From being a small-town boy from Aligarh who bought second-hand tech magazines to the founder of one of India’s most trusted technology brands, Vijay Shekhar Sharma has come a long way.
Vijay was an exceptional student, passing secondary school at the early age of 14. However, this would only be the start of a long journey to success for the young boy.
His English proficiency came in the way of getting into IIT: Owing to his poor English proficiency, Vijay couldn’t sit for the IIT entrance and other competitive exams. Later in college, he had to simultaneously read two books — one in Hindi, the other in English to understand the course material.
Looking forward to a cashless India, Vijay’s dream is to bring half a billion Indians to the mainstream economy. His dream is to build India’s first $100 Bn firm, a company that would make the nation proud.
2. From a topper in school to back-bencher in college: Vijay passed out of Delhi College of Engineering at an early age of 19. His English proficiency meant he could hardly understand what was taught in class. This led him to spend a lot of time in the Computer Room, browsing the internet and dreaming about being in Silicon Valley, the mecca for worldwide innovation.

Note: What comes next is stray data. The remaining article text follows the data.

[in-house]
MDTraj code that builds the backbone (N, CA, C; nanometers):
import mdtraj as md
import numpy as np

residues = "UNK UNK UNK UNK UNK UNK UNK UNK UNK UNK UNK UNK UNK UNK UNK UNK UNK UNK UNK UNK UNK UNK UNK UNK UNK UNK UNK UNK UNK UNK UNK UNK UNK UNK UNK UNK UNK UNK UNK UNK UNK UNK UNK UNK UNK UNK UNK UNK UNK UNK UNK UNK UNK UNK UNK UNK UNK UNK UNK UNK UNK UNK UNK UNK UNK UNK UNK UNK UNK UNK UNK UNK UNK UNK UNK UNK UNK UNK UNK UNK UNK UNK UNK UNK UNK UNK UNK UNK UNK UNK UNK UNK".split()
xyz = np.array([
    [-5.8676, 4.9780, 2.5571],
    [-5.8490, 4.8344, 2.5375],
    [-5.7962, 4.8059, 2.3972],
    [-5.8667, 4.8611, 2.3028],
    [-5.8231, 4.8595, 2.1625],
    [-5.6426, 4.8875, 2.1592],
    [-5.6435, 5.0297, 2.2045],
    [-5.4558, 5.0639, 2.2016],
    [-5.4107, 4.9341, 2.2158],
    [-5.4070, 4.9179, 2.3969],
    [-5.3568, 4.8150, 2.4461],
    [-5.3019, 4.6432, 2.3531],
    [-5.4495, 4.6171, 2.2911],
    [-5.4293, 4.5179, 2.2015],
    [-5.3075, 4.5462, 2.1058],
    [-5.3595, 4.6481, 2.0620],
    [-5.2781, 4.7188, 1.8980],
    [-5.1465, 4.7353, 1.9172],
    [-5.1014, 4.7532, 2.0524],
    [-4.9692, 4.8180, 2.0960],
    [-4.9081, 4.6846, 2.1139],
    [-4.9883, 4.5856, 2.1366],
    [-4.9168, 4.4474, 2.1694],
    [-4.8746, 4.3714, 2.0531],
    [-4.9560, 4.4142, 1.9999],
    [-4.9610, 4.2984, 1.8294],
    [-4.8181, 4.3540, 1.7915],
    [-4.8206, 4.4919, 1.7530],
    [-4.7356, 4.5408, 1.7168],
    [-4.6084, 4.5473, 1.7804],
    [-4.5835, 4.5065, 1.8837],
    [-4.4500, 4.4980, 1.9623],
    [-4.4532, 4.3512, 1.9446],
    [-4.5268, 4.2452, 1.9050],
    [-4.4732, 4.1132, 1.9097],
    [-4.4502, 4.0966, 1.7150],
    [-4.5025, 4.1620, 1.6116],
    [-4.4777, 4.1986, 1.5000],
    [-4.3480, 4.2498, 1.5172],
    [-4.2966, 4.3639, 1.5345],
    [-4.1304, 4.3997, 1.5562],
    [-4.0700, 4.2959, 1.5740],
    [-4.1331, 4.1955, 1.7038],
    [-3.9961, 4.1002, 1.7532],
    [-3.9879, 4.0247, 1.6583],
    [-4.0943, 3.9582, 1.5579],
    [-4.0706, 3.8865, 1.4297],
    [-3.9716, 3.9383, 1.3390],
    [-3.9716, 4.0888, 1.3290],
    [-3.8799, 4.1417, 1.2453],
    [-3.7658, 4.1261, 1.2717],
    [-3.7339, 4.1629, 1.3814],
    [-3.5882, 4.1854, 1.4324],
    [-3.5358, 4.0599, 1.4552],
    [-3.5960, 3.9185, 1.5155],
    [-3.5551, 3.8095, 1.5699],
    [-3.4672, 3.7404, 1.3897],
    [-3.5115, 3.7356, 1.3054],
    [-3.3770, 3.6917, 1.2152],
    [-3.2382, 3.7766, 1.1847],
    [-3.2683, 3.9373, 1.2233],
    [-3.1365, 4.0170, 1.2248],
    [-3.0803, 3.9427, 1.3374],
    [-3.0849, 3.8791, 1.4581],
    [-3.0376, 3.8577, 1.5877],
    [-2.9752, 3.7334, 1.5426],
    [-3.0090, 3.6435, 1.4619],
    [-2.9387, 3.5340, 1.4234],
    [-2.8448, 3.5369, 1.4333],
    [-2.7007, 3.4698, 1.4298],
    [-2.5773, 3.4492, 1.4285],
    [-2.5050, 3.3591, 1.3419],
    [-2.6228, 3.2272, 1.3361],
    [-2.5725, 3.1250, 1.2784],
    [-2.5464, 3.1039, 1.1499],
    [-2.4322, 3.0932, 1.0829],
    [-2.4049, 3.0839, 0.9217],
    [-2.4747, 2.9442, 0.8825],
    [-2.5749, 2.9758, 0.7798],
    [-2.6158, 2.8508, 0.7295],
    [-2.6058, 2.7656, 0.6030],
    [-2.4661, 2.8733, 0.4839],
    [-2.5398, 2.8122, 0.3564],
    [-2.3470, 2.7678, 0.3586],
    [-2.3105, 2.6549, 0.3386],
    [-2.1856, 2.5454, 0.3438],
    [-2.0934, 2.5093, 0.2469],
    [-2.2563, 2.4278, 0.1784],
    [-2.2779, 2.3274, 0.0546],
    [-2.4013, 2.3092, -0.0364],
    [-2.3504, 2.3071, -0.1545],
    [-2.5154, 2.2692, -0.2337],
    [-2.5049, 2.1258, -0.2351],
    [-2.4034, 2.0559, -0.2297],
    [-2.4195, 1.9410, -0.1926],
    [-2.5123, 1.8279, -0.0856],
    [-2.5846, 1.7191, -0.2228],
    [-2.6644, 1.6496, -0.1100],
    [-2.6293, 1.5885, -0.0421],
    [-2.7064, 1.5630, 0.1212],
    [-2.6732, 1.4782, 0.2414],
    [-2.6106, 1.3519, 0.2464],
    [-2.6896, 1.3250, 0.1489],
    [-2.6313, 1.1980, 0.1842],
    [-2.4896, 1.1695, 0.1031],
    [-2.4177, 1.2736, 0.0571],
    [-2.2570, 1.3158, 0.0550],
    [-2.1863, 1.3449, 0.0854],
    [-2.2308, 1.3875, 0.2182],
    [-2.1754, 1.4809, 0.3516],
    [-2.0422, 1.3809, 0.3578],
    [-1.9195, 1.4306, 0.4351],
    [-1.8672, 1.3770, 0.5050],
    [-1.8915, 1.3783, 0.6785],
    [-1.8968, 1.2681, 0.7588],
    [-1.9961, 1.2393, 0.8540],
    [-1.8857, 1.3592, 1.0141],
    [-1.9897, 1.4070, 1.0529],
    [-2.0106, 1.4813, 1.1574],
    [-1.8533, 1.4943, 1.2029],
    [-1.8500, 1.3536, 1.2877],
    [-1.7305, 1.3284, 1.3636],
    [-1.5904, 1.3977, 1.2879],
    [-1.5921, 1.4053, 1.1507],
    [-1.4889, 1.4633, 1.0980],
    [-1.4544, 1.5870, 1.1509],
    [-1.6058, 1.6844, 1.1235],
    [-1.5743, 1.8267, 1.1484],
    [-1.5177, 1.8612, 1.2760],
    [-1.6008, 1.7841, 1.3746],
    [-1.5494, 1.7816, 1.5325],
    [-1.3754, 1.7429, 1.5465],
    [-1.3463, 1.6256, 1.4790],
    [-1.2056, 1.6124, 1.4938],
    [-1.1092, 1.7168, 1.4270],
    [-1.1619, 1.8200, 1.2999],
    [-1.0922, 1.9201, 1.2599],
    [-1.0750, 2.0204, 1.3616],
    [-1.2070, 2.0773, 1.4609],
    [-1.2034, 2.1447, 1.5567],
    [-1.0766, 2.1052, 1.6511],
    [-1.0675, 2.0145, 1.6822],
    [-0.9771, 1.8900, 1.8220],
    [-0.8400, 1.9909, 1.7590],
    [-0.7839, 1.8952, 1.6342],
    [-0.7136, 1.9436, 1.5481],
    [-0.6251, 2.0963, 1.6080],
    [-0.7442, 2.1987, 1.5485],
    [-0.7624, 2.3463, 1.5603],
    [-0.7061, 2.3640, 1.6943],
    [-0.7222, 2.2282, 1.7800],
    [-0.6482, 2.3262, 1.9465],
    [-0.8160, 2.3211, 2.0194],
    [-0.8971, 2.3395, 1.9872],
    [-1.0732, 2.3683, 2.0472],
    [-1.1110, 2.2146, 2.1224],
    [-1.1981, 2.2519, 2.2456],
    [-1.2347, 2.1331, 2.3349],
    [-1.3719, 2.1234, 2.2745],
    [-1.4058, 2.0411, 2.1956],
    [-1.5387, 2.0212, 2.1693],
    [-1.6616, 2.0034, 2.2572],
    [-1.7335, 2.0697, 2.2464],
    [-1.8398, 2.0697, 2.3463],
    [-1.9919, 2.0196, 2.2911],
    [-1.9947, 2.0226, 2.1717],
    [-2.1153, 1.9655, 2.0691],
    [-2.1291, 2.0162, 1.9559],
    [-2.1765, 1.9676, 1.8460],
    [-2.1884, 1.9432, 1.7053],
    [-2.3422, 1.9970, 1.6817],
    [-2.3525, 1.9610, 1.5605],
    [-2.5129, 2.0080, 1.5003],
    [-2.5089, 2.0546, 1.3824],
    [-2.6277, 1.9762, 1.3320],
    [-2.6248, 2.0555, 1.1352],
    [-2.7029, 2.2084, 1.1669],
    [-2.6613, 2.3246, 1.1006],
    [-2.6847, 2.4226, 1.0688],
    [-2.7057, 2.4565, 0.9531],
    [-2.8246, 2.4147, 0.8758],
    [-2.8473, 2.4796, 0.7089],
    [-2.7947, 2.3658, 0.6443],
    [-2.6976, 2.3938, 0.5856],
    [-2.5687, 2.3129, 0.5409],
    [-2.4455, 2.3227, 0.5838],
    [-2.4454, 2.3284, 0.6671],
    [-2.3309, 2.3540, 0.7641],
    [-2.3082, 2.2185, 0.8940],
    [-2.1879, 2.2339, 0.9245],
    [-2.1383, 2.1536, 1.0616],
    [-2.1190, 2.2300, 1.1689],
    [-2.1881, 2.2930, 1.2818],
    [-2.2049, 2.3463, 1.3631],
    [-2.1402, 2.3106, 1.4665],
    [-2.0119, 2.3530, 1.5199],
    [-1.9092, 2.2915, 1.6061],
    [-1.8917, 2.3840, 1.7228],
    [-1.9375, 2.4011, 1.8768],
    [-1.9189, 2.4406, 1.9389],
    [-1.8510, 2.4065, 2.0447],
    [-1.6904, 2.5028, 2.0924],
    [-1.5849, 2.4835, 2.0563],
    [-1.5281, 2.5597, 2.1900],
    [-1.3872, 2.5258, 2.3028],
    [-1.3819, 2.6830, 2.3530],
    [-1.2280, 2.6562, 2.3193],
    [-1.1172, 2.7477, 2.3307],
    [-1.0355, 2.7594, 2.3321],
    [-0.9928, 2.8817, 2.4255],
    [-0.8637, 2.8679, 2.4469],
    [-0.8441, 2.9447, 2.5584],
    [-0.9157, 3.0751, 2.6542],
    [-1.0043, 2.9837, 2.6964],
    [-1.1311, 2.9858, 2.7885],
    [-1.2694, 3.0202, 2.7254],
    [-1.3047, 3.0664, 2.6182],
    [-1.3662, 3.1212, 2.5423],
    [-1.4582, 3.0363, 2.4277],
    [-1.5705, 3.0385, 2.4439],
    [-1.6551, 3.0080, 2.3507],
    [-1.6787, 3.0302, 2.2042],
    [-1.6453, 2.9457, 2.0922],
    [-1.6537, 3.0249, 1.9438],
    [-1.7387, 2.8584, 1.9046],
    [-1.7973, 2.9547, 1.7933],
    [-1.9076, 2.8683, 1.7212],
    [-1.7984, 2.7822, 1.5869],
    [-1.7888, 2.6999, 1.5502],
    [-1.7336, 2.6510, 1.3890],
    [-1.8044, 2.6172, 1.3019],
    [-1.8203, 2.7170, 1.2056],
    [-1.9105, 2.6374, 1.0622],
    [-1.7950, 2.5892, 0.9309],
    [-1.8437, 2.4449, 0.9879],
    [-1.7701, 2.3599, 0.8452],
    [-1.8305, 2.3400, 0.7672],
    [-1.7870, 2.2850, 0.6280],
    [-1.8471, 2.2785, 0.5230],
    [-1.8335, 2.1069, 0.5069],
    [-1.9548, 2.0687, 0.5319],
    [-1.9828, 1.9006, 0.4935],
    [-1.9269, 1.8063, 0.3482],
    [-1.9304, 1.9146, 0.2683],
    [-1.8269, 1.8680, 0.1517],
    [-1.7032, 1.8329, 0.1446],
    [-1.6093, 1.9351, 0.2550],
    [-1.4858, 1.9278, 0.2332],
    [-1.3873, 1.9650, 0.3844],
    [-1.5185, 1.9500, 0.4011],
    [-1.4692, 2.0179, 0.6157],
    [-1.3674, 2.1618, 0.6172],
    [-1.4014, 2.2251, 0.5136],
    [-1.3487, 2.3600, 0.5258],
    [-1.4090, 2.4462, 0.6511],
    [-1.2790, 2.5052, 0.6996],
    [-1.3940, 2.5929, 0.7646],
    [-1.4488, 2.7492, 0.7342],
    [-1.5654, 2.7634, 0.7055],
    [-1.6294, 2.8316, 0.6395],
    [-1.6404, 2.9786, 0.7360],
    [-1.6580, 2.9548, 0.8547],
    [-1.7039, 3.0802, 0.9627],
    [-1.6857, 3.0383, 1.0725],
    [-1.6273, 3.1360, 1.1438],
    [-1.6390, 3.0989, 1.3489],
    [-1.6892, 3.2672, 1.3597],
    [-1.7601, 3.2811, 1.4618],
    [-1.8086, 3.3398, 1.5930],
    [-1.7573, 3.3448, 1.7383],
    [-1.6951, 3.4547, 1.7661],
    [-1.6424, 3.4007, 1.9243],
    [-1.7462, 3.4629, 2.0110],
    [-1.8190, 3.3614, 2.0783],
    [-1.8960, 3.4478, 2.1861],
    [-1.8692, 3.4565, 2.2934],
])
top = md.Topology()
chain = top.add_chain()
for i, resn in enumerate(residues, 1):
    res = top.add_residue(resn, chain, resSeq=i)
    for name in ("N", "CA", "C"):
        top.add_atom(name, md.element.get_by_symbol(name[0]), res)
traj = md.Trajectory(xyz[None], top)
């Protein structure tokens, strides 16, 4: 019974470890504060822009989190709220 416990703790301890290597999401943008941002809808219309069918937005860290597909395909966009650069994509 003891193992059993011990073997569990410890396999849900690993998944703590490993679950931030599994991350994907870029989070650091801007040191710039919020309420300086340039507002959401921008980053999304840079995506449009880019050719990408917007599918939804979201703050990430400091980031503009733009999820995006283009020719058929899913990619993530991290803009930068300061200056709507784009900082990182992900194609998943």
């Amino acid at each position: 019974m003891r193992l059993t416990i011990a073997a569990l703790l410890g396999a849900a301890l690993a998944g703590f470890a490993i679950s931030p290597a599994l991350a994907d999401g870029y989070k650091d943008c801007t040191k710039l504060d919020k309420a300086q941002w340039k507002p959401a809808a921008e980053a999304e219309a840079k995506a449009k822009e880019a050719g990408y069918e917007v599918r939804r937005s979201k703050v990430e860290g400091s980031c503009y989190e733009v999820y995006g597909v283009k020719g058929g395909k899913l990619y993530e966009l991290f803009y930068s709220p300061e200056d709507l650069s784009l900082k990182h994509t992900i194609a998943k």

3. A startup in college: While most of young and bright engineering graduates were excited about the prospect of being placed, Vijay had built his first company- ‘XS Communications’, a college-based startup that created Content Management Systems. By then, he had learnt to code all by himself and had designed a Content Management System that was being used by several major publications including The Indian Express.
4. No one to fund: While trying to set up One97, Vijay once ended up with a loan of Rs. 8 lakhs. A huge amount for a common man back in the days, he had taken the principal amount at 24% interest, which got him into a vicious cycle of unpayable debt. This forced him to take up petty jobs to make ends meet, setting up LAN connections, delivering guest lectures and so on.
5. Paytm — A big bet: While India’s telecom infrastructure was improving in 2010, Vijay’s investors were not confident about the idea of a mobile-first consumer service that would cater to the masses. He personally put $2 Mn at stake to finally launch the brand. The rest, as they say, is history.